fireworks 01I’m writing this just after the fourth of July, and the thunderous bangs are still echoing in my head (along with a few illegal leftover rockets occasionally shaking up the neighborhood). The cats are edgy, and I’m just glad that most of the noisy ordeal is over for another year. On the other hand, much as I personally dislike the explosions, I have to admit that a lot of violent energy has been fairly benignly discharged, and the atmosphere feels a bit clearer.

People often tell me about dreams that end with an explosion of unexpected violence. Of course, such dreams can be pretty distressing for the dreamer: In the midst of a tense public gathering, or meeting that’s gone on too long, the dream-ego, or another dream character, suddenly pulls out a gun and starts shooting, or a bomb goes off... These are pretty common dreams, and there’s no reason to think the dreamers are aggressive or repressed people. But it can be difficult to share such dreams, without somehow feeling like we ought to apologize for them. There’s far too much violence in our world already—and it can be disturbing to acknowledge that it’s in our dreams as well. Nevertheless, such dreams need to be shared.

About a month ago, I dreamed …a doctor rushes into the hospital room, but instead of helping, he brings a heavy rifle and blasts the patient. Someone is setting off fireworks to cover the sounds of the bangs. I’ve had my share of stress, pain, and sadness, but there have been very few truly violent situations in my life (and nothing like this). Where does this stuff come from? Sure, I’m regularly exposed to violence in the media—but the power of this dream, and the power of the explosive dreams that others have shared with me, is intensely personal. The details are intimate, and the emotion seems to come out of nowhere.

Dreams that end with a bang often seem like nightmares. The sudden violence triggers an adrenaline rush, and the dreamer is shocked awake. But—unlike regular nightmares that leave us feeling haunted or hunted, and unlike PTSD (post-traumatic stress disorder) nightmares that recreate the horror of actual traumas, dreams that culminate in a sudden, loud, unexpected shock tend to be more energizing than terrifying. After the adrenaline settles, the dreamer gets curious about what the heck happened.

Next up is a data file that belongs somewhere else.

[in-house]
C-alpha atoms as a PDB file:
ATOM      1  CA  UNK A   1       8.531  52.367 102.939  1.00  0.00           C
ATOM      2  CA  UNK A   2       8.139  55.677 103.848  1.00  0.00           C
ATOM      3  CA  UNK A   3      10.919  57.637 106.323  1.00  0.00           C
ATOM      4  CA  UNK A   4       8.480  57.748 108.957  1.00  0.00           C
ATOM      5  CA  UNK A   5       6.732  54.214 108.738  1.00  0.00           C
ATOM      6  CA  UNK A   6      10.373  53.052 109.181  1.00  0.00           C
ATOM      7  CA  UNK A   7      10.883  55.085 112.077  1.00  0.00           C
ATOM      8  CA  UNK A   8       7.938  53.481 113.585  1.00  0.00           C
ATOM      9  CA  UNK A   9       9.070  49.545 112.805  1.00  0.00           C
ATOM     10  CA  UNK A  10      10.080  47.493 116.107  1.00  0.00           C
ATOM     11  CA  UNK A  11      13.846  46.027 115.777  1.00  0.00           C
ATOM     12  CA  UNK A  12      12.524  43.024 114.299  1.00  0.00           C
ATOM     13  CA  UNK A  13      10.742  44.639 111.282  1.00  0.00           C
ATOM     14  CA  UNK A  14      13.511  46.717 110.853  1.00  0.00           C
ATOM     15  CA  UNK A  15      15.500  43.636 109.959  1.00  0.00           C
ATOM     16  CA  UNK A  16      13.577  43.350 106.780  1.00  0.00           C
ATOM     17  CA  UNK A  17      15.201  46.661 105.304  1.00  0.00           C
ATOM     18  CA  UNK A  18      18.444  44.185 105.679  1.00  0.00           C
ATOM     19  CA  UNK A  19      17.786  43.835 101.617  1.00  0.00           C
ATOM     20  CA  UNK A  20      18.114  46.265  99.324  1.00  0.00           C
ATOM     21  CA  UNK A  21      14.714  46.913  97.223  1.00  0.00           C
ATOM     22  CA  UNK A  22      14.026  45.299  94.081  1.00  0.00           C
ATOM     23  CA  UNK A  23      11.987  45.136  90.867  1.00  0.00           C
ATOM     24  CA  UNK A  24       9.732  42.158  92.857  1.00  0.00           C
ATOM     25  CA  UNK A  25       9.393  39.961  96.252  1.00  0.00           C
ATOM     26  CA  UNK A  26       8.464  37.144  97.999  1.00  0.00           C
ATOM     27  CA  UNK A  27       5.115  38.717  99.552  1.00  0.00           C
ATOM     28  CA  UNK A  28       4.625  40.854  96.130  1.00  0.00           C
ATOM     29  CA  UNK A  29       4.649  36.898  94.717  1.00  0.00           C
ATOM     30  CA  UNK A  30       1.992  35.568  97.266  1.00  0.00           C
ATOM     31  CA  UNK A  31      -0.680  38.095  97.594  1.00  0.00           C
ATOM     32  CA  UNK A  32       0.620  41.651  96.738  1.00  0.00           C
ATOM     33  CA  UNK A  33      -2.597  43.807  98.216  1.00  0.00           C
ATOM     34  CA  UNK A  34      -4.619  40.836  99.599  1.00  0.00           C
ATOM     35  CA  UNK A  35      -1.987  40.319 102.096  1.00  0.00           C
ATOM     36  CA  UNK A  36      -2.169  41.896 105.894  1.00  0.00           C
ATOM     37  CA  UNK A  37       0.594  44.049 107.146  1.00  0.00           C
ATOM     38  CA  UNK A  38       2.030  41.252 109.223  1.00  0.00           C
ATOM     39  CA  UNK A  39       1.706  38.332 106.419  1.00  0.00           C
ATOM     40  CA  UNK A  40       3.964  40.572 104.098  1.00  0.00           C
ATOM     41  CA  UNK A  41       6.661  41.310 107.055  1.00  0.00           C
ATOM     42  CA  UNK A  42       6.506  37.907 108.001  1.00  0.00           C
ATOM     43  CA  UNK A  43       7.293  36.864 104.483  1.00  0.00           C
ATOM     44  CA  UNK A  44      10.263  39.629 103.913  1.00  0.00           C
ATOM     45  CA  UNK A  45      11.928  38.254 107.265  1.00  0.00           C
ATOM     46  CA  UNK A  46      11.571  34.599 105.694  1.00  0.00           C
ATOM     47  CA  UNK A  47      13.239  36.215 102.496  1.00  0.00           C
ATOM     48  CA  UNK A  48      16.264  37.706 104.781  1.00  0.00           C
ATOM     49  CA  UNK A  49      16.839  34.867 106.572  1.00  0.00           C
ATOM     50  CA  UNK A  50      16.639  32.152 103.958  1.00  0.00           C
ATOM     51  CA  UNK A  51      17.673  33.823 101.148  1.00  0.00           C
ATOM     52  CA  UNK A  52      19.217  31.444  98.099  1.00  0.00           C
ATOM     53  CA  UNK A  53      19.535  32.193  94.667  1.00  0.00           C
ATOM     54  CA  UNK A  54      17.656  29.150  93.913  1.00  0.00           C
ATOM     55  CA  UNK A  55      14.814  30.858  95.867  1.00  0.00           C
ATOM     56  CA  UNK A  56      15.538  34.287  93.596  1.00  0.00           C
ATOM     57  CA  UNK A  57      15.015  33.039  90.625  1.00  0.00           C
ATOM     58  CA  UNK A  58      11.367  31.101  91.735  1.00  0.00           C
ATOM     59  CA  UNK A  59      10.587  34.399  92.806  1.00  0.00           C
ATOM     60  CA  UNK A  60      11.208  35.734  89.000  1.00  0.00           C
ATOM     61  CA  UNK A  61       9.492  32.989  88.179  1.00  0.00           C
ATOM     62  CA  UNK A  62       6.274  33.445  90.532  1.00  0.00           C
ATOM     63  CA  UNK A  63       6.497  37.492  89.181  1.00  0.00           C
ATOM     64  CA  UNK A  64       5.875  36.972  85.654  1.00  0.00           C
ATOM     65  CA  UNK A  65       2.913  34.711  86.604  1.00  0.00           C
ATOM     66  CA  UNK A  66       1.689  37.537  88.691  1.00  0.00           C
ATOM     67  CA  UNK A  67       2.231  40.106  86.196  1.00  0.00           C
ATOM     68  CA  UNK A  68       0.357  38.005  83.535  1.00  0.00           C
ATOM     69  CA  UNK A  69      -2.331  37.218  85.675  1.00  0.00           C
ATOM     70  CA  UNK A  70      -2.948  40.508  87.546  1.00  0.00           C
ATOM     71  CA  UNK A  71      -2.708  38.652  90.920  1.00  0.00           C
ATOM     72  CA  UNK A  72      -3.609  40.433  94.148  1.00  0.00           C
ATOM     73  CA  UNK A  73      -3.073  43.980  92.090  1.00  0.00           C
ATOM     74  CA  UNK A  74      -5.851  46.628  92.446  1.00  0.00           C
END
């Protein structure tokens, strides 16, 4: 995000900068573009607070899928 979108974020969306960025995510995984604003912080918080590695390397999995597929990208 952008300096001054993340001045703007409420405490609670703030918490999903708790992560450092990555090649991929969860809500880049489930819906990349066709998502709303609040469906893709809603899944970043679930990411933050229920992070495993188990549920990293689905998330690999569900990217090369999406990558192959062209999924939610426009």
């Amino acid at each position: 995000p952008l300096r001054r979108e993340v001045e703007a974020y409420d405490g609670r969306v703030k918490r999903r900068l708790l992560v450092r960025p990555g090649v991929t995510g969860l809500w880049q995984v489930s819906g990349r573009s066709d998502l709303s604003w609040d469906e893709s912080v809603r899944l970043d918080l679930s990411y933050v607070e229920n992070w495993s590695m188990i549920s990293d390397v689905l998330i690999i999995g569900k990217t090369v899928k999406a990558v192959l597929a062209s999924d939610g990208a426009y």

Most of us, if we are basically non-violent people, feel puzzled by such dreams, especially if we ourselves, as the dream-ego, perpetrated the act of dream violence. Sometimes, we can even feel embarrassed or ashamed that we are not too terribly upset by the appalling dream events. Aren’t we supposed to find explosive violence abhorrent? Then why does this bang-up finale seem okay, or even exhilarating?

It’s vital to remember here that dream violence and waking violence are not the same. Dream violence is metaphorical—it is a strong, impulsive, and conclusive release of energy, which does not cause actual, physical harm to anyone. The dreamer is not psychologically harmed by dream violence—although in some instances the dream violence may be expressing (and trying to heal) harm that is already going on in the psyche. For the most part, occasional violence in dreams is normal and healthy. Shocking dream events should only raise concerns if they are occurring extremely frequently, disrupting needed sleep, or becoming associated with habitual waking thought patterns, speech, or actions. (And, when this kind of habitual violence becomes pervasive, repeated violent dreams are the result of a larger systemic issue, not the source.) Finally, I believe that if people better understood and integrated the energy released by violent dreams, there would be a lot less violence acted out in the waking world.